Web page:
But most of all, I could sympathize with Bobby. I knew exactly why he jumped, what he was feeling. I've never tried to kill myself, but I've been on the threshold, and it scared me. When I watched it, it dawned on me that my Mom would probably never change. She is too set in her belief. And I grieved the loss of that acceptance, that connection of having them be part of my life in a significant way. I know we're not in the same situation, I never had kids, but I know what's it's like to be married and come out, to face the pain of that. I admire you and can appreciate at least some of the difficulty of your situation. But I also know that you have received gifts and blessings that I can't help but envy. You're a good man, and I appreciate your honest blog and your great post.

I think I'm starting after months to come out of that darkness. That depression, that pain, that sadness. There have been many days where I've been there, trying to hold on but not knowing if I should, until finally I realized that killing myself over trying to please others and fit their expectations was wrong, was foolish, and hard as it is, I had to change.
Thanks again for your honest post. I look forward to your future film reviews.

Beck said...

Dear ALEX: I am so glad you commented - please come back more frequently. I am always impressed that there are readers out there who have found something worthwhile in following my story. I try to be as honest and sincere as possible in the blog because in my real life it isn't as honest, or at least, my feelings are kept in their own compartment under lock-n-key.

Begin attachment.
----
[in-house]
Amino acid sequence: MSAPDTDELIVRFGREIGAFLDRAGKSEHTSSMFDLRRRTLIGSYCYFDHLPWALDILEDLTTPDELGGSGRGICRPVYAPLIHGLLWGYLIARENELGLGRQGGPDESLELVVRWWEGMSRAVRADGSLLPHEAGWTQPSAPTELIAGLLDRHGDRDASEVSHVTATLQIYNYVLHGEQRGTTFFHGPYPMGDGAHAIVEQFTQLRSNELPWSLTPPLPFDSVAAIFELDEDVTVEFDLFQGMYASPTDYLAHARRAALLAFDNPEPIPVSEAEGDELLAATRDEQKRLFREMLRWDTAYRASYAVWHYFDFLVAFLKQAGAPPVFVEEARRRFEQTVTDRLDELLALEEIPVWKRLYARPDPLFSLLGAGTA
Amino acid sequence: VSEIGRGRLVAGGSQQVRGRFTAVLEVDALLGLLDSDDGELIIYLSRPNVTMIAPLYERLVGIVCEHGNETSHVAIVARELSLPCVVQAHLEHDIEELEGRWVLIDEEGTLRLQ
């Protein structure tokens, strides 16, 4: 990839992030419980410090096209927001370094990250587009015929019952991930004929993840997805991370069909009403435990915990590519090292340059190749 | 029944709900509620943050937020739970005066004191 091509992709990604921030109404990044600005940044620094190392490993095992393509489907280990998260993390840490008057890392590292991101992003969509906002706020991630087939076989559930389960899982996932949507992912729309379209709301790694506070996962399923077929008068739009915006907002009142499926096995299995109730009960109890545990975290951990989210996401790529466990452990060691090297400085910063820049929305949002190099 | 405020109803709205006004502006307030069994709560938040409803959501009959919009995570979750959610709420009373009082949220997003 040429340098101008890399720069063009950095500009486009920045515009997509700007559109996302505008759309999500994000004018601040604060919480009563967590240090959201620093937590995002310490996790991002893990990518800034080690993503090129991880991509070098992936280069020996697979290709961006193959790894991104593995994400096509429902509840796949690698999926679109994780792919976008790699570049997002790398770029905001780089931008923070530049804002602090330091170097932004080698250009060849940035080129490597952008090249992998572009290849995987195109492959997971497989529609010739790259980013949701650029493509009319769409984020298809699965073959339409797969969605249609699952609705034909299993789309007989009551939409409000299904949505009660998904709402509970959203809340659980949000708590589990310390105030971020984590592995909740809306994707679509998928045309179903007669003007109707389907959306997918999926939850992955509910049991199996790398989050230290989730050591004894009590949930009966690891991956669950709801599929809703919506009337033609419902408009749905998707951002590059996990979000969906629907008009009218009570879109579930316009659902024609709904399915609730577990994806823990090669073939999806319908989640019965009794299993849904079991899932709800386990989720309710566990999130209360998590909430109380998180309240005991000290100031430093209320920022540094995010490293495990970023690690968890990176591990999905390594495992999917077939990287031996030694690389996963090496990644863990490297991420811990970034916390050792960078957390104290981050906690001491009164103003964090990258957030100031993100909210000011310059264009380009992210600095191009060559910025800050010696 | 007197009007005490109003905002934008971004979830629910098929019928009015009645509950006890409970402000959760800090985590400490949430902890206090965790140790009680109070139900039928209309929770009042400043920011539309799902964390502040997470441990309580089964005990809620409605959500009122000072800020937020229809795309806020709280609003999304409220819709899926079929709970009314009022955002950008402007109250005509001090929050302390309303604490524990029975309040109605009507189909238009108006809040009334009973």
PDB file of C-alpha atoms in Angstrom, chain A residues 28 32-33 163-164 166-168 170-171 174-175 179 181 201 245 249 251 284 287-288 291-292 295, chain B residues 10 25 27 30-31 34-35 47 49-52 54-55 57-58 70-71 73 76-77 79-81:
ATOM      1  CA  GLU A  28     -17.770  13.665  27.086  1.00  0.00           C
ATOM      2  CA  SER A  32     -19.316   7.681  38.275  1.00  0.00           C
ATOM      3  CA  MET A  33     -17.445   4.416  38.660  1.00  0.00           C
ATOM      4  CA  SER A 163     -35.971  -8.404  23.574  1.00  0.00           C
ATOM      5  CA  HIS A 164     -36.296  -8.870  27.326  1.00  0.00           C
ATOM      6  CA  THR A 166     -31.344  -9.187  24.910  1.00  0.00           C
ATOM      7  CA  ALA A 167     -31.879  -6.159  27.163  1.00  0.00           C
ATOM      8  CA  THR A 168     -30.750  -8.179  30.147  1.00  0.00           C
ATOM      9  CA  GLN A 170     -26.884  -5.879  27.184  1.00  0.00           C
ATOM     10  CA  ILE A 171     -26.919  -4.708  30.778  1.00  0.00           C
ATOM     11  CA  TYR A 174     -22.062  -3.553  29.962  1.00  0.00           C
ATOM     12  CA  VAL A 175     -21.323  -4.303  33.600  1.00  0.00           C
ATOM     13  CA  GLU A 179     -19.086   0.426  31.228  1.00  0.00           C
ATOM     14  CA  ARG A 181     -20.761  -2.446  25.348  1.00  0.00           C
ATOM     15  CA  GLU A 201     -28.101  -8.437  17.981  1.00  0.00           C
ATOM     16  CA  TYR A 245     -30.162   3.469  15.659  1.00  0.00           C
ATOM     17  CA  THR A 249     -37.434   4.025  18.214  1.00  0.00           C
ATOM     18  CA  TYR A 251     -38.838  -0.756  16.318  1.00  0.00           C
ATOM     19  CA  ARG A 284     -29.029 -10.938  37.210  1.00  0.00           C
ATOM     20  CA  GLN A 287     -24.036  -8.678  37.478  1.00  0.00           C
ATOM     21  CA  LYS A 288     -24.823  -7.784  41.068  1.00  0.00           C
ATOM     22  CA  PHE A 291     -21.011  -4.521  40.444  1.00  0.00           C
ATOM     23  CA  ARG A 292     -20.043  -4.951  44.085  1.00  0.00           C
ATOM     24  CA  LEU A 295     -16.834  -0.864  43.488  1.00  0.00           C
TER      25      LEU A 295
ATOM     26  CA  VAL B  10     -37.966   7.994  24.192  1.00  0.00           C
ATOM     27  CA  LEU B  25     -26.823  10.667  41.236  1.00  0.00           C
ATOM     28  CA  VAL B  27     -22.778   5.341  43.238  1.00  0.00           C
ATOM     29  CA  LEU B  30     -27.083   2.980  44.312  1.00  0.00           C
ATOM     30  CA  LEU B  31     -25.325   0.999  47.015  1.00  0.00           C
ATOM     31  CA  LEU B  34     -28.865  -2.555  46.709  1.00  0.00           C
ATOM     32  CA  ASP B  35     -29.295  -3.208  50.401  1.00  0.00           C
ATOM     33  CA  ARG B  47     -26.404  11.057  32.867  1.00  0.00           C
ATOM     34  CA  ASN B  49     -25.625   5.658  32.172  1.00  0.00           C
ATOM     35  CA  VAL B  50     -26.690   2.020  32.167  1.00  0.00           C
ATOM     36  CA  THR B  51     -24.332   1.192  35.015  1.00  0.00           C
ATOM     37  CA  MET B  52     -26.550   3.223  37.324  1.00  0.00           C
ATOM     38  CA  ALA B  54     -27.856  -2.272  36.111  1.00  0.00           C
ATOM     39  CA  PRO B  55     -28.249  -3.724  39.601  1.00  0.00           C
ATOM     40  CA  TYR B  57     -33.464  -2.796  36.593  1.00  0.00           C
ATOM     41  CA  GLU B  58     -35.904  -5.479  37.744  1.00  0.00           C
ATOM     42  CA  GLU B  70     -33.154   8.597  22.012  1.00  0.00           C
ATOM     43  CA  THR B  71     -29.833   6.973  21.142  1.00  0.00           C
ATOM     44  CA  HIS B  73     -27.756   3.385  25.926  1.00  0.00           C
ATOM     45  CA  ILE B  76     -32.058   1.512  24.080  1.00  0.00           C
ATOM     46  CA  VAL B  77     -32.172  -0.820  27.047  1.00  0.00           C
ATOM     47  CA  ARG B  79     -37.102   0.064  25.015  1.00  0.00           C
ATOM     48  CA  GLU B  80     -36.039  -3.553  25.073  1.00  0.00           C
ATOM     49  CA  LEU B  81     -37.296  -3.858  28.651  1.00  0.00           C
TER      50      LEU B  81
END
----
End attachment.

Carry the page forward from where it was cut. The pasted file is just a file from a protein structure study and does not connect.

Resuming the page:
I'm so sorry to know about your pain, depression, darkness but I sincerely see hope on the horizon.


I can't imagine the pain of family rejection and divorce you've endured. So far my wife and two of my four kids "know" of my attractions and are still accepting of me (that is they accept me in that they love me for who I am, but, for good or bad, want me to stay within the world we've already created).

Life has its challenges, that's for sure, but I'm glad I didn't rent that hotel room and jump from that balcony... but because I wanted to so much at that time, it is so hard, yet so easy to understand why Bobby did it.

Keep hoping!

Freddie said...

I too recognized that I am contemporary to Bobby. Unlike Bobby, I left everyone and everything I knew and went as far away from Mormondom as I could without leaving the US. My new life was filled with terror, and I have never been a particularly courageous guy. But now, after 16 years sharing the love of a beautiful man, Bobby's story makes me wail as much as any of you. No matter where we are on a spectrum of self expression, seeing agony so close to our own experience reminds us of our own pain whether past or present.

For me, the climax was Mary's speech to the town council. I realized how important is is to never let the ugly words be the last that young people (and some older) hear. It became urgent within me when I learned my 17 year old nephew is also gay. Now I know I need to be there to counteract the hate that comes from his father.

Beck said...

FREDDIE: Thank you for sharing some of your story. Congrats on your 16 year relationship with a beautiful man. How happy that makes me feel to write those words.

I still ponder why "Bobby" made me cry so much, breaking down uncontrollably. I have come to the same conclusion - I (we) feel the pain in a very personal way, even if I wasn't in his exact situation - it still hits home in a very real way, so "close to our own paint whether past or present".

I'd like to know more of your story and how you were able to be so courageous.